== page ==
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How to Write a Hardhat NFT Smart Contract for Polygon 2/4

This is part 2 of a 4 part tutorial for developing NFTs on Polygon where we write a Hardhat NFT Smart Contract and deploy it to the Hardhat in-memory network.

Part 2 of 4 - A Hardhat NFT Smart Contract

We’re going to leverage OpenZeppelin smart contracts for our Hardhat NFT smart contract. From our allcode-polygon-nft directory, we’ll install the OpenZeppelin contracts by running the following command

npm install @openzeppelin/contracts
Upon successful installation of the OpenZeppelin contracts, let’s return back to our IntelliJ. In the contracts directory, let’s create a new contract entitled AllCodeNFT.sol. The sol extension will specify that is a solidity file. For the NFT contract, we’re going to derive from the OpenZeppelin ERC721 specification. The majority of the functionality will actually reside in the OpenZeppelin implementation.
pragma solidity ^0.8.0;
import "@openzeppelin/contracts/token/ERC721/ERC721.sol";
import "@openzeppelin/contracts/utils/Counters.sol";
import "@openzeppelin/contracts/access/Ownable.sol";

contract AllCodeNFT is ERC721, Ownable {

  //imported from OpenZeppelin
  using Counters for Counters.Counter;
  using Strings for uint256;

  Counters.Counter private _tokenIds;
  mapping (uint256 => string) private _tokenURIs;
  
  constructor() ERC721("AllCodeNFT", "ANFT") {
  }

  //Sets the metadata associated with the token. The metadata will be the ipfs hash. 
  function _setTokenURI(uint256 tokenId, string memory _tokenURI) internal virtual
  {
    _tokenURIs[tokenId] = _tokenURI;
  }

  //grabs the tokenURI for the tokenid. effectively grabbing the metadata.
  function tokenURI(uint256 tokenId) public view virtual override
    returns (string memory)
  {
    require(_exists(tokenId), "The MetaData for this tokenId does not exist in this contract");
    string memory _tokenURI = _tokenURIs[tokenId];
    return _tokenURI;
  }

  //mints a token by taking the metadata passed into the uri, 
//and associated that metadata with the recipients address.
  //next we assign the uri metadata to the tokenId.
  function mint(address recipient, string memory uri) public 
    returns (uint256)
  {
    _tokenIds.increment();
    uint256 newItemId = _tokenIds.current();
    _mint(recipient, newItemId);
    _setTokenURI(newItemId, uri);
    return newItemId;
  }
}

We’ll start by killing the Greeting.sol file in the contracts directory.

Next, we’ll delete the contracts folder in the artifacts directory.

Next, we need to update our test file. Inside the test folder, edit the sample-test.js file by replacing the contents with the following:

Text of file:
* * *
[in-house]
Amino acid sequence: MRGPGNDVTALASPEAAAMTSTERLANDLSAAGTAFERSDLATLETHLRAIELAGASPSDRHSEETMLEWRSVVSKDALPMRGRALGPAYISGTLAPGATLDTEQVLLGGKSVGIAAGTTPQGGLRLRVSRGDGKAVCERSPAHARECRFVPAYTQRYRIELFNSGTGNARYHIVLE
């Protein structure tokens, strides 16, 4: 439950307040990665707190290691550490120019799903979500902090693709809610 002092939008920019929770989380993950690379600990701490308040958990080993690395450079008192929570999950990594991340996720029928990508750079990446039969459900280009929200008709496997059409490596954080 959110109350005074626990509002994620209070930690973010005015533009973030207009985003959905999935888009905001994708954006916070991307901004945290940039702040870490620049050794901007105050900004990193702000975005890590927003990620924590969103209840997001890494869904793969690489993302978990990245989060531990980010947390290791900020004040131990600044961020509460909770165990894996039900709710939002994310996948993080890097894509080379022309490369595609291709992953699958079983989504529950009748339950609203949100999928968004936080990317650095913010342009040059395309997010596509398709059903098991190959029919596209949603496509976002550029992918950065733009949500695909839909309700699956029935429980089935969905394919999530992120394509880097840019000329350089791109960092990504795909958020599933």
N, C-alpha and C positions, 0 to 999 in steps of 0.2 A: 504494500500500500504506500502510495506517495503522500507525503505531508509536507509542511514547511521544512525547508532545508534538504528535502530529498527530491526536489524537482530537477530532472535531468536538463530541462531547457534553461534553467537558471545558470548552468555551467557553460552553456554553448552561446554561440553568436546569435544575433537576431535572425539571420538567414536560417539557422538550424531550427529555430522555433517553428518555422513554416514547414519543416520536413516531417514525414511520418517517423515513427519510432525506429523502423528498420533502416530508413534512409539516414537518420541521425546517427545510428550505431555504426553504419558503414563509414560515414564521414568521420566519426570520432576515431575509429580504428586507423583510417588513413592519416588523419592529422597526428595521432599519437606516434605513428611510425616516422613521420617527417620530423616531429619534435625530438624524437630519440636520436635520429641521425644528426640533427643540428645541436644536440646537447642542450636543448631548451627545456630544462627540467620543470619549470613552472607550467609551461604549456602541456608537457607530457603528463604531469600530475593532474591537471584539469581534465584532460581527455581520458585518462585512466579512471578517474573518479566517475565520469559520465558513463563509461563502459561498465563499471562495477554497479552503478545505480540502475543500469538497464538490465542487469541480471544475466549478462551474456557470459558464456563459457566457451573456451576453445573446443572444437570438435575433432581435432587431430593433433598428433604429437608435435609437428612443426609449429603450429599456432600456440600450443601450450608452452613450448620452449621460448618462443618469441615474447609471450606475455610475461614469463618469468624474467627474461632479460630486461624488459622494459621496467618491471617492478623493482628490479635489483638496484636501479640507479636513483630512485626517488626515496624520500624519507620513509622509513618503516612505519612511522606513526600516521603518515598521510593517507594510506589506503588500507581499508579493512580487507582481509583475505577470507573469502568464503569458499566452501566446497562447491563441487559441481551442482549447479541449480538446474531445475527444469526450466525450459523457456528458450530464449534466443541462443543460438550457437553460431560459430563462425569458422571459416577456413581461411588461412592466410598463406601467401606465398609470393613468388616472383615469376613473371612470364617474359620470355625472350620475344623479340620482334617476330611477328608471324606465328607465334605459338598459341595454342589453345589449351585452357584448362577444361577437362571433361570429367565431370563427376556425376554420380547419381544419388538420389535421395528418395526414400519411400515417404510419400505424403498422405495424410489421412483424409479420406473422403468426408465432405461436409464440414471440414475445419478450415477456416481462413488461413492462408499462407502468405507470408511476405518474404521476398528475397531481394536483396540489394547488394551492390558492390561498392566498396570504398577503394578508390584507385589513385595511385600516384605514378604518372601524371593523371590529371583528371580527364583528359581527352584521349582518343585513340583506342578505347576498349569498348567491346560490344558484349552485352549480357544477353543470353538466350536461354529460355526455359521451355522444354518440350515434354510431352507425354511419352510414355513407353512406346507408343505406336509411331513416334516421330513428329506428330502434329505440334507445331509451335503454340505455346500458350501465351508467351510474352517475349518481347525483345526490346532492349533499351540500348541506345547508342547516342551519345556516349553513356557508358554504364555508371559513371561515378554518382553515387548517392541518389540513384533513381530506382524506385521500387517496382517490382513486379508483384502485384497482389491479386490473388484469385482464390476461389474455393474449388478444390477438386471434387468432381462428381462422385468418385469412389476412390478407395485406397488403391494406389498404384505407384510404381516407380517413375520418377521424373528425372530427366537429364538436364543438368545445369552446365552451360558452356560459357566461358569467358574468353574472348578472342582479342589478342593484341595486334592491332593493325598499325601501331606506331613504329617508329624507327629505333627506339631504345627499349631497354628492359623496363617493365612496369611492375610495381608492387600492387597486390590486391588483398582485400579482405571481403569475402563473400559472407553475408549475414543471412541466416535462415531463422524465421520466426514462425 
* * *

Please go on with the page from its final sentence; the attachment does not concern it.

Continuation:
const { expect } = require("chai");
describe("NFT Mint", function() {
  it("Deploy the NFT contract, mint a token, and ensure that we have the right metadata associated with the tokenId", async function() {
    const NFT = await ethers.getContractFactory("AllCodeNFT");
    const nft = await NFT.deploy();
    const URI = "ipfs://QmVH5T7MFVU52hTfQdWvu73iFPEF3jizuGfyVLccTmBCX2";
    await nft.deployed();
    await nft.mint("0x44f2b515211953d5f07038be619D58a91accB8E7", URI)
    expect(await nft.tokenURI(1)).to.equal(URI)
  });
});

In this test script, we’re going to deploy the NFT Contract, mint a token, and then ensure that the token that is minted on the blockchain has the same URI. The URL comes from our Pinata deployment, here. In the invocation of the mint function, you’ll want to replace the address with your address, and the URI with the hash that you acquired from Pinata.

Let’s try running this against the hardhat in-memory network. To run against the hardhat in-memory network, we’ll go into our hardhat.config.js to make the following changes:

  1. We’ll change the default network from Matic to Hardhat.
  2. We’ll comment out the Matic network

Your hardhat.config.js should look like this

const { expect } = require("chai");
describe("NFT Mint", function() {
  it("Deploy the NFT contract, mint a token, and ensure that we have the right metadata associated with the tokenId", async function() {
    const NFT = await ethers.getContractFactory("AllCodeNFT");
    const nft = await NFT.deploy();
    const URI = "ipfs://QmVH5T7MFVU52hTfQdWvu73iFPEF3jizuGfyVLccTmBCX2";
    await nft.deployed();
    await nft.mint("0x44f2b515211953d5f07038be619D58a91accB8E7", URI)
    expect(await nft.tokenURI(1)).to.equal(URI)
  });
});

Now, we’ll run the test by running the following command:

npx hardhat test
You should receive the following output:
const { expect } = require("chai");
describe("NFT Mint", function() {
  it("Deploy the NFT contract, mint a token, and ensure that we have the right metadata associated with the tokenId", async function() {
    const NFT = await ethers.getContractFactory("AllCodeNFT");
    const nft = await NFT.deploy();
    const URI = "ipfs://QmVH5T7MFVU52hTfQdWvu73iFPEF3jizuGfyVLccTmBCX2";
    await nft.deployed();
    await nft.mint("0x44f2b515211953d5f07038be619D58a91accB8E7", URI)
    expect(await nft.tokenURI(1)).to.equal(URI)
  });
});

Once the test passes, now we’re ready to mint the NFTs on the Mumbai testnet.

Joel Garcia
Joel Garcia

Joel Garcia has been building AllCode since 2015. He’s an innovative, hands-on executive with a proven record of designing, developing, and operating Software-as-a-Service (SaaS), mobile, and desktop solutions. Joel has expertise in HealthTech, VoIP, and cloud-based solutions. Joel has experience scaling multiple start-ups for successful exits to IMS Health and Golden Gate Capital, as well as working at mature, industry-leading software companies. He’s held executive engineering positions in San Francisco at TidalWave, LittleCast, Self Health Network, LiveVox acquired by Golden Gate Capital, and Med-Vantage acquired by IMS Health.

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